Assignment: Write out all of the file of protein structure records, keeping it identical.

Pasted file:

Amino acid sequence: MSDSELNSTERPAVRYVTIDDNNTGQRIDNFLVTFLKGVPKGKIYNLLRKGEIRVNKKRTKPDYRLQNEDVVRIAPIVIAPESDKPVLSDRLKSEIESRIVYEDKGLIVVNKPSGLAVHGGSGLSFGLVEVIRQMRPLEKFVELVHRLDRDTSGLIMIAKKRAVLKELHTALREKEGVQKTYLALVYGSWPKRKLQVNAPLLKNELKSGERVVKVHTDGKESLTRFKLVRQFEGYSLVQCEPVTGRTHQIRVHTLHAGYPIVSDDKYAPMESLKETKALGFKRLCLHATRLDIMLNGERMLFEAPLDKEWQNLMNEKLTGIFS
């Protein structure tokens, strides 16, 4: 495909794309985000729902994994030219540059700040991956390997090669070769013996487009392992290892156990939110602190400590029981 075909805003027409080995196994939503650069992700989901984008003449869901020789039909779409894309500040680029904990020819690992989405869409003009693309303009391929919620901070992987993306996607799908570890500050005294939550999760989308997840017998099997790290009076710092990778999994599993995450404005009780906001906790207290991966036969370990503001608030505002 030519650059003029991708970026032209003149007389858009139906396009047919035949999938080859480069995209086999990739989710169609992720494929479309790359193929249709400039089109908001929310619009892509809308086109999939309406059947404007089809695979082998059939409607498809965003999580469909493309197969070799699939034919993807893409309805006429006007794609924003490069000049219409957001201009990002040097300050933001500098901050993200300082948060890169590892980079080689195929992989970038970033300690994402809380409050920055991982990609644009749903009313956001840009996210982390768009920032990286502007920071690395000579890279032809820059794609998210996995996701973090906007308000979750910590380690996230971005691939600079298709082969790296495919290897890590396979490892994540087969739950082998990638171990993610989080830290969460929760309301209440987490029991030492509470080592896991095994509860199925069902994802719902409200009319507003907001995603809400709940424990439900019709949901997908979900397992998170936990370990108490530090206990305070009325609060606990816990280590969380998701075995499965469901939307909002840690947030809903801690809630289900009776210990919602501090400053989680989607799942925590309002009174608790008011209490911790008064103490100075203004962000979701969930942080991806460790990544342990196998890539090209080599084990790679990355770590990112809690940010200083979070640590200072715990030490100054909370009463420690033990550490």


Amino acid sequence: MSDSELNSTERPAVRYVTIDDNNTGQRIDNFLVTFLKGVPKGKIYNLLRKGEIRVNKKRTKPDYRLQNEDVVRIAPIVIAPESDKPVLSDRLKSEIESRIVYEDKGLIVVNKPSGLAVHGGSGLSFGLVEVIRQMRPLEKFVELVHRLDRDTSGLIMIAKKRAVLKELHTALREKEGVQKTYLALVYGSWPKRKLQVNAPLLKNELKSGERVVKVHTDGKESLTRFKLVRQFEGYSLVQCEPVTGRTHQIRVHTLHAGYPIVSDDKYAPMESLKETKALGFKRLCLHATRLDIMLNGERMLFEAPLDKEWQNLMNEKLTGIFS
């Protein structure tokens, strides 16, 4: 495909794309985000729902994994030219540059700040991956390997090669070769013996487009392992290892156990939110602190400590029981 075909805003027409080995196994939503650069992700989901984008003449869901020789039909779409894309500040680029904990020819690992989405869409003009693309303009391929919620901070992987993306996607799908570890500050005294939550999760989308997840017998099997790290009076710092990778999994599993995450404005009780906001906790207290991966036969370990503001608030505002 030519650059003029991708970026032209003149007389858009139906396009047919035949999938080859480069995209086999990739989710169609992720494929479309790359193929249709400039089109908001929310619009892509809308086109999939309406059947404007089809695979082998059939409607498809965003999580469909493309197969070799699939034919993807893409309805006429006007794609924003490069000049219409957001201009990002040097300050933001500098901050993200300082948060890169590892980079080689195929992989970038970033300690994402809380409050920055991982990609644009749903009313956001840009996210982390768009920032990286502007920071690395000579890279032809820059794609998210996995996701973090906007308000979750910590380690996230971005691939600079298709082969790296495919290897890590396979490892994540087969739950082998990638171990993610989080830290969460929760309301209440987490029991030492509470080592896991095994509860199925069902994802719902409200009319507003907001995603809400709940424990439900019709949901997908979900397992998170936990370990108490530090206990305070009325609060606990816990280590969380998701075995499965469901939307909002840690947030809903801690809630289900009776210990919602501090400053989680989607799942925590309002009174608790008011209490911790008064103490100075203004962000979701969930942080991806460790990544342990196998890539090209080599084990790679990355770590990112809690940010200083979070640590200072715990030490100054909370009463420690033990550490």